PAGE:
Upping the ante, so to speak, the 171 member World Intellectual Property Organization (or WIPO), released a report entitled, Final Report of the WIPO Internet Domain Name Process, on April, 30, 1999 (the text of the report is available at http://wipo2.wipo.int/process/eng/final_report.html and the text of a May 3, 1999 press conference discussing the report in detail can be accessed at: http://wipo2.wipo.int/process/eng/PressConf.html). When the Clinton Administration made the decision to open up the domain name system to competition they anticipated an expansion of the already burgeoning practice of cybersquatting and requested that WIPO prepare this draft policy and submit it to ICANN for consideration.
|ICANN Statement of Registrar Accreditation Policy|
|Resolution on Report of World Property Organization||The report supports a three-pronged approach to controlling the domain name registration system – contract, contact and exclusion. If adopted, the registration agreement or contract would require detailed contact information, define and bar “abusive” and unjustifiable registration practices and provide a framework for resolving disputes in the nature of cybersquatting. A highly controversial provision of the report mandates the creation of a list of trademarks (“globally famous trademarks”) that would be excluded from the registration process. Critics of this provision are concerned that there is no definition of a globally famous trademark and that, if adopted, everyone would attempt to place their trademark, unique or not, on the exclusive list.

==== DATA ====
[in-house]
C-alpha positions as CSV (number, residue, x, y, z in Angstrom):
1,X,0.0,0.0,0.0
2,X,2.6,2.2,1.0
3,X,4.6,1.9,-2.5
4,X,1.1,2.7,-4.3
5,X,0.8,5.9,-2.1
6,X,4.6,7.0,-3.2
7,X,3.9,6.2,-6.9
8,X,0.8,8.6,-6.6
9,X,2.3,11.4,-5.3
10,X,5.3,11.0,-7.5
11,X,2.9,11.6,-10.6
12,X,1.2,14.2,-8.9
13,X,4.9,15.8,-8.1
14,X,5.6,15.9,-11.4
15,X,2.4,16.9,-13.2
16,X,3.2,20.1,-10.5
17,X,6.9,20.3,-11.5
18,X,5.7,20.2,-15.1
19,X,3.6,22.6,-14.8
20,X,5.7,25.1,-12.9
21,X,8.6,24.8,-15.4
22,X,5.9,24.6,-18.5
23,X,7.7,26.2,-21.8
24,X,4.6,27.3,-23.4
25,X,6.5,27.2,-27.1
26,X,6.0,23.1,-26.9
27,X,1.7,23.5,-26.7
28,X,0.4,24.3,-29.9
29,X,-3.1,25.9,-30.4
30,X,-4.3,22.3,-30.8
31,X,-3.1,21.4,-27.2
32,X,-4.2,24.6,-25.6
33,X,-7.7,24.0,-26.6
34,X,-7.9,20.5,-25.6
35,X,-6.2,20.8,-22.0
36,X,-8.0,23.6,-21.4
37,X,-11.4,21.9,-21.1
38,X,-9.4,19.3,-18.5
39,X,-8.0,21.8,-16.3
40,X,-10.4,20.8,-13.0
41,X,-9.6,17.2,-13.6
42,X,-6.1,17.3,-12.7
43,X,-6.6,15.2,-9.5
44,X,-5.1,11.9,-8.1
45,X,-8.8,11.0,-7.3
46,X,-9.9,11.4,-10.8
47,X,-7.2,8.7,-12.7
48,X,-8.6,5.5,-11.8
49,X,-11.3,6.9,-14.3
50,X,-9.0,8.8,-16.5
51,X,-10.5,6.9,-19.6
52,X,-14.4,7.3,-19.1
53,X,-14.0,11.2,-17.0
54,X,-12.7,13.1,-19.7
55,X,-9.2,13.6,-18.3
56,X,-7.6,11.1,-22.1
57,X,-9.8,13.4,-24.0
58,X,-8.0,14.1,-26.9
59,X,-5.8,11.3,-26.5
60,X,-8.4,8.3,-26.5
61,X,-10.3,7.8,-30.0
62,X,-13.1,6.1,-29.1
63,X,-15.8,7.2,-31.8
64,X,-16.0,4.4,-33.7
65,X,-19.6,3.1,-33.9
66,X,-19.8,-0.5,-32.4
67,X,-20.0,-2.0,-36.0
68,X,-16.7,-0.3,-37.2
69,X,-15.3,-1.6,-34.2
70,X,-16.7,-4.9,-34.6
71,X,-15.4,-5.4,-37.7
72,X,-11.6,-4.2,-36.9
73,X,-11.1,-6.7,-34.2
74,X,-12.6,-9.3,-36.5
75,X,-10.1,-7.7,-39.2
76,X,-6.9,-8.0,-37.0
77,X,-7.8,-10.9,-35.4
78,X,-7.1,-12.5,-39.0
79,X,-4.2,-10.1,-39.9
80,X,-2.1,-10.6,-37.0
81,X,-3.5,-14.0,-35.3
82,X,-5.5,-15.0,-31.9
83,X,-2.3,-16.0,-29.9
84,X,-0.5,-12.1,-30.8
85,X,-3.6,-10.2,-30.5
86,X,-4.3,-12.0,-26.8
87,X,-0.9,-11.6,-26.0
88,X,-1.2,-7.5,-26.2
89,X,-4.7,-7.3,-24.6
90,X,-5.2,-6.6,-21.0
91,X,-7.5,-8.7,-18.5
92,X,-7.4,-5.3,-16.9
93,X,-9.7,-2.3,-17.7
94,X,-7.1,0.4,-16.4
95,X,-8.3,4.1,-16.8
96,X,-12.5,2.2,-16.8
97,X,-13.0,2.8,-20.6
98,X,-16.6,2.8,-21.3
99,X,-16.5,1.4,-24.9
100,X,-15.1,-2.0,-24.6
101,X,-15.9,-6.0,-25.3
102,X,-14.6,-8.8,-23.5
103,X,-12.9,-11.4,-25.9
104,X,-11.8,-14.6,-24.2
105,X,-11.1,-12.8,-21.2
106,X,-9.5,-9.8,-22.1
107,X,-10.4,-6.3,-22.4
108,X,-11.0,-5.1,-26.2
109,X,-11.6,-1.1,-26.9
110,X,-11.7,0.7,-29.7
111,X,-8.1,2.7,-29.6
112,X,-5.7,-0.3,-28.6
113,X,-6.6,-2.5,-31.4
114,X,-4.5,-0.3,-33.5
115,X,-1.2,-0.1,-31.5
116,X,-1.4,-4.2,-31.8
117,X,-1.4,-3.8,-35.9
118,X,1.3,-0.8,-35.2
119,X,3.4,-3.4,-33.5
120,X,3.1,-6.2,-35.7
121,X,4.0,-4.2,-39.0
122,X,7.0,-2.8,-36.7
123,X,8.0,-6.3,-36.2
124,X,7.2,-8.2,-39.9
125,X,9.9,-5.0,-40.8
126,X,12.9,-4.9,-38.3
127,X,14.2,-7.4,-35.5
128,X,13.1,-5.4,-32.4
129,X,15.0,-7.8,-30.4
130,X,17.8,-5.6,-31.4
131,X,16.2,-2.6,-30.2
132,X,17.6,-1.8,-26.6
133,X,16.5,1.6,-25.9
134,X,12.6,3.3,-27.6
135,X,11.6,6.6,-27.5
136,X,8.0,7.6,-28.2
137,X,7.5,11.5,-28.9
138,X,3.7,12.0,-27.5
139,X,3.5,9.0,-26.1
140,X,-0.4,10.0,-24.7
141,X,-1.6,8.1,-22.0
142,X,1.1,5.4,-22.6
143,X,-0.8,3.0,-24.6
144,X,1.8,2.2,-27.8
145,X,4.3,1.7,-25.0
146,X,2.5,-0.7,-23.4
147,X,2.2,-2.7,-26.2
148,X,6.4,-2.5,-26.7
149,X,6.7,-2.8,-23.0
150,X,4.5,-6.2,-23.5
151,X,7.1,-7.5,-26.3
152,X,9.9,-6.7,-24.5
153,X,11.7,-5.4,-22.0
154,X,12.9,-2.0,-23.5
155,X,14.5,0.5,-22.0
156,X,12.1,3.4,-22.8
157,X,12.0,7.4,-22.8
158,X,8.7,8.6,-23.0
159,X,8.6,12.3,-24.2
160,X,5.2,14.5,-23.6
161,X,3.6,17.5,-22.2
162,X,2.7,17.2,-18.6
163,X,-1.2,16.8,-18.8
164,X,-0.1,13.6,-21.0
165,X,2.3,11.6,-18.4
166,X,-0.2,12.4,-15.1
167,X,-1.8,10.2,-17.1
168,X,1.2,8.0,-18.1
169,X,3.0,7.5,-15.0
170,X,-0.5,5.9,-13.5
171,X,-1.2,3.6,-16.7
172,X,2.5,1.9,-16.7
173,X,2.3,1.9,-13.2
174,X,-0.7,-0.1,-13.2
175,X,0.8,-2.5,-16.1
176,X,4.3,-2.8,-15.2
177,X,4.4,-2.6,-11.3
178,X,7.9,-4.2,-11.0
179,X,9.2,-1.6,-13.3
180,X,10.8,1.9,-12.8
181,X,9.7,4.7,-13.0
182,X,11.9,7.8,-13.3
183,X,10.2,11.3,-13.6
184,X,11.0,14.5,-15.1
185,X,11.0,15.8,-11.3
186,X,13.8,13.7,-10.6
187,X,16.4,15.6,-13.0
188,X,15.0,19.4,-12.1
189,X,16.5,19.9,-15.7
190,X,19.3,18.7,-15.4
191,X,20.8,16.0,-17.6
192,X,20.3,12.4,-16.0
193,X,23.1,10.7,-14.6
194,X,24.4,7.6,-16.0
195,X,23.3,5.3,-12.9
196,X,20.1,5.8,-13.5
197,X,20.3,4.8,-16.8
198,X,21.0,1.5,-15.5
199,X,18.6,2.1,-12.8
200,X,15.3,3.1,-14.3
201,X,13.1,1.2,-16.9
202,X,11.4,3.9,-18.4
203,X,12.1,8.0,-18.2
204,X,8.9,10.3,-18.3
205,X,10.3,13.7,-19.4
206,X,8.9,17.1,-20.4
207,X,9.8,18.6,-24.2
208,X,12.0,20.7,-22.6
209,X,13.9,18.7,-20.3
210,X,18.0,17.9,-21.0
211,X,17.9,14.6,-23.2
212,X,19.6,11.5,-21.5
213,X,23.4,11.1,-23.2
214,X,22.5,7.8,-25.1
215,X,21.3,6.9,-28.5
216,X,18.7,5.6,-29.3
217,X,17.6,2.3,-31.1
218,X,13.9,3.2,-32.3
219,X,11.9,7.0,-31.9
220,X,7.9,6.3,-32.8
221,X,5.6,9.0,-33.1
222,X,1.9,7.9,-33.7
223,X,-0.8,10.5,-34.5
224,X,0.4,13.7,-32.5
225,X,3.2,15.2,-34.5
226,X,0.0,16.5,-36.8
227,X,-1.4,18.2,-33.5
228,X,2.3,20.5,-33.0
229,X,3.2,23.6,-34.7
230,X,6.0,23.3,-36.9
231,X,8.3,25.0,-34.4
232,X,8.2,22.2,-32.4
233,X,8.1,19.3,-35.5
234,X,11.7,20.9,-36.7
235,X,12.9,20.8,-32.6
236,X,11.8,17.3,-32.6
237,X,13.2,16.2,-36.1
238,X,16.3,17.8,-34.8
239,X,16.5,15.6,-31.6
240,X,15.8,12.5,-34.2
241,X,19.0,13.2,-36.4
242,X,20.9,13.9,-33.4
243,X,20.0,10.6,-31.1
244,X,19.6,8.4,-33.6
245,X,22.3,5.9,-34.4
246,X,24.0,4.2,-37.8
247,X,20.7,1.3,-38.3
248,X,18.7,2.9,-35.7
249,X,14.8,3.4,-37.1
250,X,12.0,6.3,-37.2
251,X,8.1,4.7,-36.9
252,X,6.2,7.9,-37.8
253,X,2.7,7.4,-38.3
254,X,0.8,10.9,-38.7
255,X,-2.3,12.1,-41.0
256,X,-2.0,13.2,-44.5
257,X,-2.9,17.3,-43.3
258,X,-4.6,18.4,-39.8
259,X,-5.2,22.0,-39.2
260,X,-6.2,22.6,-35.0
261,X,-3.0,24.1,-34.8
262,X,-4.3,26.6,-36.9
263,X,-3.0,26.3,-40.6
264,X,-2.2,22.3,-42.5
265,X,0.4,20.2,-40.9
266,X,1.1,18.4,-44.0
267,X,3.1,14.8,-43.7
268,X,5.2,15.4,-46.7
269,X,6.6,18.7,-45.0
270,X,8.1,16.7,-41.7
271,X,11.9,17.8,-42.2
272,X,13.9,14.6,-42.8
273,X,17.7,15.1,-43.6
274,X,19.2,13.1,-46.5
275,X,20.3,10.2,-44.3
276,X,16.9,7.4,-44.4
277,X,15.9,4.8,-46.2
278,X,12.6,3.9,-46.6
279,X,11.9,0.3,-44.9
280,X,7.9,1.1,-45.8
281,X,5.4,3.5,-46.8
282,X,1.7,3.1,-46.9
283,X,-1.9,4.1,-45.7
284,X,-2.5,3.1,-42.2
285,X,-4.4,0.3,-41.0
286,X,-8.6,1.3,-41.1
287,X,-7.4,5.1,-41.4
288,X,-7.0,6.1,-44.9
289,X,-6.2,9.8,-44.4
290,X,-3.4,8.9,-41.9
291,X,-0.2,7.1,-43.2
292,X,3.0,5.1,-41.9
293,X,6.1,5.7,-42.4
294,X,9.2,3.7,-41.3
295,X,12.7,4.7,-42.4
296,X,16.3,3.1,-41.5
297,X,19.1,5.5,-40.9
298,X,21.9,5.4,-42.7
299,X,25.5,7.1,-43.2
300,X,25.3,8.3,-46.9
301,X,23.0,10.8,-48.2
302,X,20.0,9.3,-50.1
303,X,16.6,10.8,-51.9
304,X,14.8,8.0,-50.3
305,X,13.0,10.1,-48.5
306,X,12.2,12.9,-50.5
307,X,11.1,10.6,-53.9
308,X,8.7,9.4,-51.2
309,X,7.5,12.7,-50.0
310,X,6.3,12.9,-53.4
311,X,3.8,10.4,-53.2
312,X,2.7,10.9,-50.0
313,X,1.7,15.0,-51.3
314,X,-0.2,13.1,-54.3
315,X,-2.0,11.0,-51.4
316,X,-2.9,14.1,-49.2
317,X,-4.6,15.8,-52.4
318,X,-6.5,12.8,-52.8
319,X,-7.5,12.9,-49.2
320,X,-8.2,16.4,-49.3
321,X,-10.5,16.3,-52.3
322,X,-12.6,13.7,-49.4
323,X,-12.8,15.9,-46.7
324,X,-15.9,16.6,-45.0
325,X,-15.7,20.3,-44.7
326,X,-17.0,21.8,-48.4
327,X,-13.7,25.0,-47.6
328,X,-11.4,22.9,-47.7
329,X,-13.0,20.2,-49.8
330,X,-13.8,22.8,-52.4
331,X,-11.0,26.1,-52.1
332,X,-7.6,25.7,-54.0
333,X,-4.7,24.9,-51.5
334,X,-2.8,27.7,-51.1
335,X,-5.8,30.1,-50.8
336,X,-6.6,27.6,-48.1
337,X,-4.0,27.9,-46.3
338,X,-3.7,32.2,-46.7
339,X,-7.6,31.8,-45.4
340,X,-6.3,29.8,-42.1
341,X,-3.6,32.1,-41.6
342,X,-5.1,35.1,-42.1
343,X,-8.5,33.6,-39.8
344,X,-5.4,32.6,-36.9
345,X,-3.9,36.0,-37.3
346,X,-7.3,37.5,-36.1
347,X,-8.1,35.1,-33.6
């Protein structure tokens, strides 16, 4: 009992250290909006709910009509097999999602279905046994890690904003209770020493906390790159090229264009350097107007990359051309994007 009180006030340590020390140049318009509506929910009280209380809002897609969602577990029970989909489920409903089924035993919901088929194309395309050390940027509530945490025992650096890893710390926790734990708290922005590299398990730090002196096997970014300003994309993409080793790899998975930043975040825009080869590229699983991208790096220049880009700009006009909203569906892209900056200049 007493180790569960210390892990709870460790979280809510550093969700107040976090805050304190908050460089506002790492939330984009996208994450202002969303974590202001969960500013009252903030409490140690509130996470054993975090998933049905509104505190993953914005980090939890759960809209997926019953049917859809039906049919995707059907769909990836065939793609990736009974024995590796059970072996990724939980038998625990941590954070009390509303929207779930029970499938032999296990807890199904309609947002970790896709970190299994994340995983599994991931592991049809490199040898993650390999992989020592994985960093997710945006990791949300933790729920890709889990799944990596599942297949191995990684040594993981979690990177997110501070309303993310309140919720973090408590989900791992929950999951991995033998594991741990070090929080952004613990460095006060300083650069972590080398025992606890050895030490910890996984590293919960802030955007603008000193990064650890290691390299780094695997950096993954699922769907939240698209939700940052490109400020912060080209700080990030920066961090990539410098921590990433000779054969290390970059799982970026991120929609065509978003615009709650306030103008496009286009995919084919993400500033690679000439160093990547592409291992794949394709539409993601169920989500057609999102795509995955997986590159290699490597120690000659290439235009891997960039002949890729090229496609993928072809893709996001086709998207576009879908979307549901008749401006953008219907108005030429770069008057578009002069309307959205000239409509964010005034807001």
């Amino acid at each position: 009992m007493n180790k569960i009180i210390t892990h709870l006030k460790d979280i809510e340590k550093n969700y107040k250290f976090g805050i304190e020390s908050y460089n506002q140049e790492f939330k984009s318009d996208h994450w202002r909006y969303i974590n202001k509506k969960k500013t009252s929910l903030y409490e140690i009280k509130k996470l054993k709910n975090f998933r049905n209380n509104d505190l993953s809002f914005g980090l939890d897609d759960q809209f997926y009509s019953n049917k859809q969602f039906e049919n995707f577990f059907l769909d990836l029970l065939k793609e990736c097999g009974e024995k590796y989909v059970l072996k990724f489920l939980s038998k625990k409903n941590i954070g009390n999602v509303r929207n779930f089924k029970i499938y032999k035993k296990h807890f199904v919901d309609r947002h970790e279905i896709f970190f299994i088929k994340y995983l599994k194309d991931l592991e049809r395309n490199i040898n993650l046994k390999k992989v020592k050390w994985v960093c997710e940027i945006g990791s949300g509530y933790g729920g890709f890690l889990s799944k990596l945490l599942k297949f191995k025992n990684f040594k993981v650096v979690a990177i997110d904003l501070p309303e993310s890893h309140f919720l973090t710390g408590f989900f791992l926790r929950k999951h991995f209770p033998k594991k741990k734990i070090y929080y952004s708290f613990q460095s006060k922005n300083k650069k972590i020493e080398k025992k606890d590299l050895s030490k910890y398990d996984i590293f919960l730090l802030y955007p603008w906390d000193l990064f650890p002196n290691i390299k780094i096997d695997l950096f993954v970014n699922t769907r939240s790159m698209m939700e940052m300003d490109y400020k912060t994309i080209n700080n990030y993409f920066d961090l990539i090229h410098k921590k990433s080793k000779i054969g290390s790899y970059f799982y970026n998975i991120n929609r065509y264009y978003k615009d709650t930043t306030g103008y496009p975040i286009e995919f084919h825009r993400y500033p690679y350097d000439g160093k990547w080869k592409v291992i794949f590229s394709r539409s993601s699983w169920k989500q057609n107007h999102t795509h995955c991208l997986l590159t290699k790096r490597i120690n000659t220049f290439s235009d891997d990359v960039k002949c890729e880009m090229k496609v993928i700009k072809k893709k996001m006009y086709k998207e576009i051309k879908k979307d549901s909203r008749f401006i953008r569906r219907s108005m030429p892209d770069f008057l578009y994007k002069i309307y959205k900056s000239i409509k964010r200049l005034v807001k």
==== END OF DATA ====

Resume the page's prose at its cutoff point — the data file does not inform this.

ICANN met in Berlin at the end of May, 1999 and considered the WIPO report and recommendation. ICANN adopted a Resolution on Report of World Property Organization (the text of the Resolution is at http://www.icann.org/berlin/berlin-resolutions.html) in which they endorsed WIPO’s recommendations concerning alternative dispute resolution, referring it to the Domain Name Supporting Organization (DNSO) for further review and suggestions concerning implementation. The resolution notes that ICANN currently embraces many of the report provisions, such as contact information and prepayment. The majority of WIPO’s recommendations were referred to the DNSO for further study and review. The DNSO will open the provisions under scrutiny up to public comment and will submit its findings to ICANN at their August 1999 meeting.
Congress Steps Up to the Plate